July & August, 2001.
The Medical System: Another Opening Crack.1
"These particular griefs and crimes are the foliage and fruit of such trees as we see growing. It is in vain to complain of the leaf or the berry: cut it off, it will bear another just as bad. You must begin your cure lower down."
The real and serious problems that exist in the Canadian medical system have existed for quite some time now, and, the seriousness of the situation is picking up momentum; further, newly to be observed, are the labour problems, unique to a single provider system run by the government such as exists here in Canada.
The idea of a national medical scheme, struck by the Canadian authorities some thirty years back, one which was to be run on the very same principles and system as then existed in Russia and the countries of eastern Europe, was, then and now, a bad idea. At the time we heard nothing from the medical workers, seemingly only too happy to be put on the government payroll. The consumers, voters, were happy to hear that they were going to get something for "nothing." And, the politicians -- well, they were elated to blow their newly found horns. The bad effects of a change from a free enterprise system to monopolistic system sanctioned and run by government were slow to be felt. Further, the euphoria of the perceived benefits that might be generated by such a system prompted the idealists to crow both at home and abroad. A generation has now passed away, and the fruits of the fallen tree have long since been eaten.3
I have already written on a number of the problems peculiar to the Canadain system: see "A Right To Medical Care," "Medical Services" and "The Reason for the Failure Of the Canadian Medical System." What I have yet to tie in, is the labour problems, which, as I have already stated, are unique to a single provider system.
I have already written a general piece on unions. For good historical reasons, at law, any agreement or association between two or more identities (trust, cartel, syndicate, or union) for the purposes of advancing the interests of the group, whether it be a union of business people (still illegal) or workers, had long been outside the common law. What unions of workers have been given is an exemption to anti-trust law which binds the rest of us. This was done by legislation (and, it therefore follows, it can be undone by legislation). The legislation (here in Nova Scotia, it's called the Trade Union Act) sets up strict procedures that must be followed before the destructive weapon of a strike can be brought to bear. In the first place the union and its leaders must be certified, respectively, as the bargaining unit and bargaining agent. By whom? By government. The relationship between the bargaining unit and the employer is regulated and overseen. By whom? By government. So, one might wonder about how such a legislative scheme should work when the government -- as is the case for the existing socialized medical system -- is cast both as an employer and the regulator.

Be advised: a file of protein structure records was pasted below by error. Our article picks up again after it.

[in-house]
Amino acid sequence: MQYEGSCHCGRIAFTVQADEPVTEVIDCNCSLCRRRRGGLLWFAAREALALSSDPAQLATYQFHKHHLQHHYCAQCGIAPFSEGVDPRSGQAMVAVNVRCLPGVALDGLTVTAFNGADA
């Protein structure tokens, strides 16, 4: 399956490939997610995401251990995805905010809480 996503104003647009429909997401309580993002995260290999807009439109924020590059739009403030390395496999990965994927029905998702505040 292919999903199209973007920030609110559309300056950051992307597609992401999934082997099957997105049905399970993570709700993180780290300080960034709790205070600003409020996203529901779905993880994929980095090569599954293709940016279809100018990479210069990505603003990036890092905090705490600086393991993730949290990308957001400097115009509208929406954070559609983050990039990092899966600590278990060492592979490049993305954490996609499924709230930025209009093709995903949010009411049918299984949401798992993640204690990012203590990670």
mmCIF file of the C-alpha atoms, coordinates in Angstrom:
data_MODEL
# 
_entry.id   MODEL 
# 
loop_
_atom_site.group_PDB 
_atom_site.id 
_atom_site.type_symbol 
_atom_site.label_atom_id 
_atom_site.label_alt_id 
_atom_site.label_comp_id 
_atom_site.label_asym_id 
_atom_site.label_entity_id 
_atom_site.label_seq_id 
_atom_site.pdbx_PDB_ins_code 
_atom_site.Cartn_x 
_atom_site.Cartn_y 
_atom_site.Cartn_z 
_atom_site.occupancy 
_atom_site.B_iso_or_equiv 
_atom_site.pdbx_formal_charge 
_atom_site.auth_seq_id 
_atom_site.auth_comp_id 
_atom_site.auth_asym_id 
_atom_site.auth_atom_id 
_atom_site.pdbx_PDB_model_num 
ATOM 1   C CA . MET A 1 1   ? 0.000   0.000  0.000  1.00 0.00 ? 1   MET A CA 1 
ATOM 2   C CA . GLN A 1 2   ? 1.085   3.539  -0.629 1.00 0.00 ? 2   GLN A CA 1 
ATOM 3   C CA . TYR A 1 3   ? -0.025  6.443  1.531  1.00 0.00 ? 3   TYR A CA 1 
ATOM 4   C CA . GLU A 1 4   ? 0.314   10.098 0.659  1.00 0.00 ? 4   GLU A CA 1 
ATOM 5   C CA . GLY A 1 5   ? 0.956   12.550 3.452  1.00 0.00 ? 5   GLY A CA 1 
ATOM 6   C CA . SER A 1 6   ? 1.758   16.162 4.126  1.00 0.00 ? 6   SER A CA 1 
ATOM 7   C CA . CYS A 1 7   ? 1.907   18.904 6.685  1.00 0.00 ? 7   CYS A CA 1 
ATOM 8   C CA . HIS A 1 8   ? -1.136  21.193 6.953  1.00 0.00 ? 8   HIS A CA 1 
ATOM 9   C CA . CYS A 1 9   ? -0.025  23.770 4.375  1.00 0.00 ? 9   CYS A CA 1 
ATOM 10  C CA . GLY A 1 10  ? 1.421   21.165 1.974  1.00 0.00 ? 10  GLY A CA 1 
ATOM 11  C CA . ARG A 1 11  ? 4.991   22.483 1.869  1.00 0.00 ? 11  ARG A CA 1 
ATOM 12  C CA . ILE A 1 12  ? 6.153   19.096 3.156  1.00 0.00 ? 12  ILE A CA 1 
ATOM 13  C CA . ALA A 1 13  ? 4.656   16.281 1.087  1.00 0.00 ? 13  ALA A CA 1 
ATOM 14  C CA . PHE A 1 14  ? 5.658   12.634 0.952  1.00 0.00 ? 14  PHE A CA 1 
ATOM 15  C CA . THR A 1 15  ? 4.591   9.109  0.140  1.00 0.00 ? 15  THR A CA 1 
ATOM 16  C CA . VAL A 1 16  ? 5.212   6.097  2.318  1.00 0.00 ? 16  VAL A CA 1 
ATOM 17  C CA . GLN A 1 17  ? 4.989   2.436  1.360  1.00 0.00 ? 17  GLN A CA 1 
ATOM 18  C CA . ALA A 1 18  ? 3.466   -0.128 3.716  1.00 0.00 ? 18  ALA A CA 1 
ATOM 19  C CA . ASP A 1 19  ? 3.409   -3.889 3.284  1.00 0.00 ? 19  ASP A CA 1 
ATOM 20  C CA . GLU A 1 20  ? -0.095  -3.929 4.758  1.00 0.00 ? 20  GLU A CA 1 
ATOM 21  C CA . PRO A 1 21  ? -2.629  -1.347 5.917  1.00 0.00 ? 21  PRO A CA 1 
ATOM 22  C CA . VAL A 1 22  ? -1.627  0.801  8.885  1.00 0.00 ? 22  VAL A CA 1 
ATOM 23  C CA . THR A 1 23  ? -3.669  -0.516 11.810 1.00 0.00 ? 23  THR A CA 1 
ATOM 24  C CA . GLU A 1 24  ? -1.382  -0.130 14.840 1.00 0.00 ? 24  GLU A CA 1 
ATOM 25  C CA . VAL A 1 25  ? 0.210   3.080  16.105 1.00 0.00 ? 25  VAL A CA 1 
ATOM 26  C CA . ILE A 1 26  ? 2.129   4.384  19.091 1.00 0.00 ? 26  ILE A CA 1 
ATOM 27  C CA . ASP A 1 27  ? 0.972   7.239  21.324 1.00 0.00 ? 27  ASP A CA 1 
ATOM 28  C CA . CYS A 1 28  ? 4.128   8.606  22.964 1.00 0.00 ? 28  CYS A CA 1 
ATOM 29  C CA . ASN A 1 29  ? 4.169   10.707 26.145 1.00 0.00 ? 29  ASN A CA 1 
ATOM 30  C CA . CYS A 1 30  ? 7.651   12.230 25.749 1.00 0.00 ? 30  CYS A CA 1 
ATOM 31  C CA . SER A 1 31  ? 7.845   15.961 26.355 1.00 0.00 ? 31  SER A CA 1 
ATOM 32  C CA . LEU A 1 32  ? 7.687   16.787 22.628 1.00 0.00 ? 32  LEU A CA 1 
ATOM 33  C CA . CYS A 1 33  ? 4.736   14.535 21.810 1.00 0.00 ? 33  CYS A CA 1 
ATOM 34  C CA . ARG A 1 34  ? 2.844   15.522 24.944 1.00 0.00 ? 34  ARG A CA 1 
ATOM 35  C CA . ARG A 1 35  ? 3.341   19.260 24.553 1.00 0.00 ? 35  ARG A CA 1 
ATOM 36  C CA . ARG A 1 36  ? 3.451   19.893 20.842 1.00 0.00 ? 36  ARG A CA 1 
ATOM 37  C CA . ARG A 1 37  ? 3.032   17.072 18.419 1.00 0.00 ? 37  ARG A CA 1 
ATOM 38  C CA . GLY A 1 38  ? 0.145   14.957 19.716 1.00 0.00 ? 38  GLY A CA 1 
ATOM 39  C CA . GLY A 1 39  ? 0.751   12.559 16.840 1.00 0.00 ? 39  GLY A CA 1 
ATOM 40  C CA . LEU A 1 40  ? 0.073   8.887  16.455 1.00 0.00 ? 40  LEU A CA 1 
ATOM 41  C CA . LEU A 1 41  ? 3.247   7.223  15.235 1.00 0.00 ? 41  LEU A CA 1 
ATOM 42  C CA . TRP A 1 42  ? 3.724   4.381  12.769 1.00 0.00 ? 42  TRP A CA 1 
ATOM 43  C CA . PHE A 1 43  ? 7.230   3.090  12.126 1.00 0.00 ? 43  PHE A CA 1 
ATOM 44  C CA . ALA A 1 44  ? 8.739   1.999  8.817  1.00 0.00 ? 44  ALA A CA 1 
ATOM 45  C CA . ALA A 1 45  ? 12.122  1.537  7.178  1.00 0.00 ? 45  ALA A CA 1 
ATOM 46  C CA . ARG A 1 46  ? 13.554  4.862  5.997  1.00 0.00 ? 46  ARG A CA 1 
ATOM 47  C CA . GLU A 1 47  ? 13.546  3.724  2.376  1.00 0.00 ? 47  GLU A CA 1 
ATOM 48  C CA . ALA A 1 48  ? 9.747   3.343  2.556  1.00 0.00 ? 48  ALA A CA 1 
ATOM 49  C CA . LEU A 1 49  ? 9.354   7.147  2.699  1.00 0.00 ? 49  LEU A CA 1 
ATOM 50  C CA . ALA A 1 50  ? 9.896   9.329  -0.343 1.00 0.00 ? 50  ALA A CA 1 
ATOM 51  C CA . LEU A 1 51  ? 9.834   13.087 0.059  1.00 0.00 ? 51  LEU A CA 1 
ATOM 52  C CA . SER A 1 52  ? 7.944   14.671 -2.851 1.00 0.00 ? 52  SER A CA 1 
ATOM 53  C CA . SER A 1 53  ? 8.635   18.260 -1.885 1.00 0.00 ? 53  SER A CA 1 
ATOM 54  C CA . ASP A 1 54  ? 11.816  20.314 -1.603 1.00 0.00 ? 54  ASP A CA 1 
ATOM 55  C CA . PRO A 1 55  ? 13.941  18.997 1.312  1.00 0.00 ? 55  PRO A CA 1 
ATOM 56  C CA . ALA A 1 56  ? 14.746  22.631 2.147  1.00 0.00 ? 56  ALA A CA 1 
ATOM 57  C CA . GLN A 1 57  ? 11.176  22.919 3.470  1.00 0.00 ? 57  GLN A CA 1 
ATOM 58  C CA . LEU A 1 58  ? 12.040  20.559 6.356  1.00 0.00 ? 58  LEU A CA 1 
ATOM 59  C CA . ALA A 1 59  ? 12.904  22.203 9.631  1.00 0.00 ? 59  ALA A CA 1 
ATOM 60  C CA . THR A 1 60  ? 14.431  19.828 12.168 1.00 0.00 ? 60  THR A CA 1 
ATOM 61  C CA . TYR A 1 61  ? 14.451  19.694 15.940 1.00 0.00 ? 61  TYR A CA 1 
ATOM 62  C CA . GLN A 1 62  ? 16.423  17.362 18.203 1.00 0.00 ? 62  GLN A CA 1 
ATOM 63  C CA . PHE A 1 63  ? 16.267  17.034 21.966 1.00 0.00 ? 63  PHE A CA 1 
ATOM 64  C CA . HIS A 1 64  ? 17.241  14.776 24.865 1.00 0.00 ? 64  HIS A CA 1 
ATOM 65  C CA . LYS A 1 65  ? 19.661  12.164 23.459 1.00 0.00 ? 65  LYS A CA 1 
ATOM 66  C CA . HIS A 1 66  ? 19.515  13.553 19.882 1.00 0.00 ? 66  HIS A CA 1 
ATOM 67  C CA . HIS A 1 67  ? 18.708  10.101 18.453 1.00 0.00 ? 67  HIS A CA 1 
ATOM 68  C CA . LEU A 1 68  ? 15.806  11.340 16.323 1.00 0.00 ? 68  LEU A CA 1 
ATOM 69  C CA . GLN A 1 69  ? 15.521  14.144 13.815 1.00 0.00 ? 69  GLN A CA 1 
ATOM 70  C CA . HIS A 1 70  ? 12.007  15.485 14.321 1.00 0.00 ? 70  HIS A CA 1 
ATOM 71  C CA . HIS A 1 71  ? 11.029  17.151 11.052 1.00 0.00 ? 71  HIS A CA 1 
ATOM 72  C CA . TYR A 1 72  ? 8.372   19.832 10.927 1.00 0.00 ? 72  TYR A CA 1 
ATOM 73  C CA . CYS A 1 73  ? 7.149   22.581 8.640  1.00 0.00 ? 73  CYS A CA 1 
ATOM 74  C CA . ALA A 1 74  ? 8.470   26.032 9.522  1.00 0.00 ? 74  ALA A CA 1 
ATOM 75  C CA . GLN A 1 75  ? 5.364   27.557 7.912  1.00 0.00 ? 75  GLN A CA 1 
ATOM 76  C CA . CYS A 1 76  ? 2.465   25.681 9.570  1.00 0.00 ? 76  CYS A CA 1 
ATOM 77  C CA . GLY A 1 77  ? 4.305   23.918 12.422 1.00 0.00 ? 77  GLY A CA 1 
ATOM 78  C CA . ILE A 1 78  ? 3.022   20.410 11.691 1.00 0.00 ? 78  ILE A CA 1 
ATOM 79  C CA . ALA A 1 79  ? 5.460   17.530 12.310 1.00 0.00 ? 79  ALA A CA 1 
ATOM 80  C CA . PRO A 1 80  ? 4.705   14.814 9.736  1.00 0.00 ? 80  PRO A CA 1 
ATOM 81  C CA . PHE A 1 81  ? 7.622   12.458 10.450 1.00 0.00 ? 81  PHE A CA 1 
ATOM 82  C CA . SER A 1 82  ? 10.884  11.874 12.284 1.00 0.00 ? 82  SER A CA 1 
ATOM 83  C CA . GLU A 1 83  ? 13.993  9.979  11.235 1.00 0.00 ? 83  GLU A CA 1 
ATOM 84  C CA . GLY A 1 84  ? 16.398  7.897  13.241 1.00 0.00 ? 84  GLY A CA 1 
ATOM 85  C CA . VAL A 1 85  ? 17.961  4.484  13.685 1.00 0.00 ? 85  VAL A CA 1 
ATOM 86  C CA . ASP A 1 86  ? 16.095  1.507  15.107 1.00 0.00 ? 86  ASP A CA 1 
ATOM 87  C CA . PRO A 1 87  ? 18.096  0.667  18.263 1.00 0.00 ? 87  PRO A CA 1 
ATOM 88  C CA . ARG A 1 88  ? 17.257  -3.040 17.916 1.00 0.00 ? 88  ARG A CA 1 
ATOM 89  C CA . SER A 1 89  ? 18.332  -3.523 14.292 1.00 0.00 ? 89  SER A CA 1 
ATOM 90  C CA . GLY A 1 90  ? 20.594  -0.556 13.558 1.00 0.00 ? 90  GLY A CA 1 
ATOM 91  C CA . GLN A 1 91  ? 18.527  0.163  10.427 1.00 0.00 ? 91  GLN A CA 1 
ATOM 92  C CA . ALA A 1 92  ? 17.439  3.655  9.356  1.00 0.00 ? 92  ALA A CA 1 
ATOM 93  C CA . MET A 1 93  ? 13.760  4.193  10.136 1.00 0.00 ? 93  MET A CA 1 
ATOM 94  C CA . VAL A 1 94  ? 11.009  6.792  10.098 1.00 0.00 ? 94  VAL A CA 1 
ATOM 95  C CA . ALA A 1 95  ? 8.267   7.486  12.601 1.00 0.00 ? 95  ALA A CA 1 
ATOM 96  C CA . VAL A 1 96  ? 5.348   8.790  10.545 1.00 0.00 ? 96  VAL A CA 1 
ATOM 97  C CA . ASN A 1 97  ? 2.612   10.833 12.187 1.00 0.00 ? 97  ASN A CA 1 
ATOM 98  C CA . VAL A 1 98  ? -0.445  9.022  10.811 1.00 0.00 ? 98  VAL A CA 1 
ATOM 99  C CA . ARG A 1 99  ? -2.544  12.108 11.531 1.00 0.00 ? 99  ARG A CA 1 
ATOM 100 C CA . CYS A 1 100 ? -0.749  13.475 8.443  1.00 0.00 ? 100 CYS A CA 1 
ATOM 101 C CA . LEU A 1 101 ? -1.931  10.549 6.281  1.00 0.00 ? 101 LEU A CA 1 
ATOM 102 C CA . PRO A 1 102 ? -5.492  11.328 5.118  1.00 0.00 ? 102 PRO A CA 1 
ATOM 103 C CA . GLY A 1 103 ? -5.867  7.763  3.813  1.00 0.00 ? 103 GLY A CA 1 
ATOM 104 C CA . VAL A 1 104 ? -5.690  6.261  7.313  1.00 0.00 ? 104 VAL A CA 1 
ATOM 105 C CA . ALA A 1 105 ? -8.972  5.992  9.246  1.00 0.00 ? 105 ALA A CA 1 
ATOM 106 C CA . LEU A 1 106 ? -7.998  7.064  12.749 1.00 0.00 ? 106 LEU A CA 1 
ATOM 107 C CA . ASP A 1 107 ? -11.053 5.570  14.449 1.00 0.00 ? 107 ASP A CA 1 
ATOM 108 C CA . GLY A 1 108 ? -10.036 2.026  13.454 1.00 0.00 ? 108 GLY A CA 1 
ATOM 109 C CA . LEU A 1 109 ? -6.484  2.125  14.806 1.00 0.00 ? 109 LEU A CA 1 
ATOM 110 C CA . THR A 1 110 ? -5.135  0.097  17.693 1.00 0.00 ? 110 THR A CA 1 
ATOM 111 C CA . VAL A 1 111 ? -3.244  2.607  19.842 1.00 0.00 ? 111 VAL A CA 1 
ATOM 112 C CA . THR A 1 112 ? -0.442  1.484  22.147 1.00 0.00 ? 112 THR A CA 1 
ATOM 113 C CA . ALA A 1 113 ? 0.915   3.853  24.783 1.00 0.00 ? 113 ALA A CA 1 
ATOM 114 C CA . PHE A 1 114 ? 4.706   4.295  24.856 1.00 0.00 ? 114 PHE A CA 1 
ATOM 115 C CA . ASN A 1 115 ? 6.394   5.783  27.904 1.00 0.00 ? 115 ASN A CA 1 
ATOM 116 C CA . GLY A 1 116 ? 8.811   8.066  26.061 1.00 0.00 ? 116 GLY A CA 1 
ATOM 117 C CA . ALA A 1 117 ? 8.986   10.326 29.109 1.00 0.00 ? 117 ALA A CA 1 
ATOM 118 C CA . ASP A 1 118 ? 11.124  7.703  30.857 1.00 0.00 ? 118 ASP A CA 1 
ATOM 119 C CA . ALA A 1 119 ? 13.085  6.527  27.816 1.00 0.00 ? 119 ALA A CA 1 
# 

As to what are its proper functions -- well, that is another subject, one on which I have written (The Theory of Government). Sufficient to say at this place, that the best of the political thinkers of all times (such as, Bentham and Mill) thought the role of government ought to be limited.4 Indeed, it was the advice requested by Diogenes of Alexander, "Stand out of my sunshine. We have no need of favour - we require only a secure and open path." So it is, that the role of government (if not the only one then the principal one) is to maintain an environment in which exchanges between people, within the law, voluntarily occur. It is there to punish the citizen who encroaches on the freedom of another, government's role is as a referee, it must stay clear of the play. Now, for sure, government needs to employ people in order to carry out its functions. And, to that extent, it has no choice but to act both in its functional role as regulator and as employer of government workers (civil service).
The problem that government has with its hospital workers, would, of course, be immediately resolved by it getting out of the business, on a monopoly basis, of supplying medical services. To solve the knotty labour problems is reason enough to get out, though secondary to the reason that it, as an impossibility, cannot deliver on the stated and admirable goal of a comprehensive and accessible medical care system. Only through the market will there be the greatest distribution of up-to-date medical care delivered on a timely basis. Only through competition can the optimum be achieved, where, without rancour, the proper amount of our limited resources will be expended so as to achieve the most favourable maintenance and growth in an area, the delivery of medical services, an area where (it becomes ever so clear) there exists a growing and an insatiable demand. In the free market process, those with the dollars have the vote (I hasten to add, getting dollars into the hands of all the people is a problem to be solved by economic policy struck by government, for example, specific monetary policies, the application of negative and positive taxation, charitable exemptions, and, alike).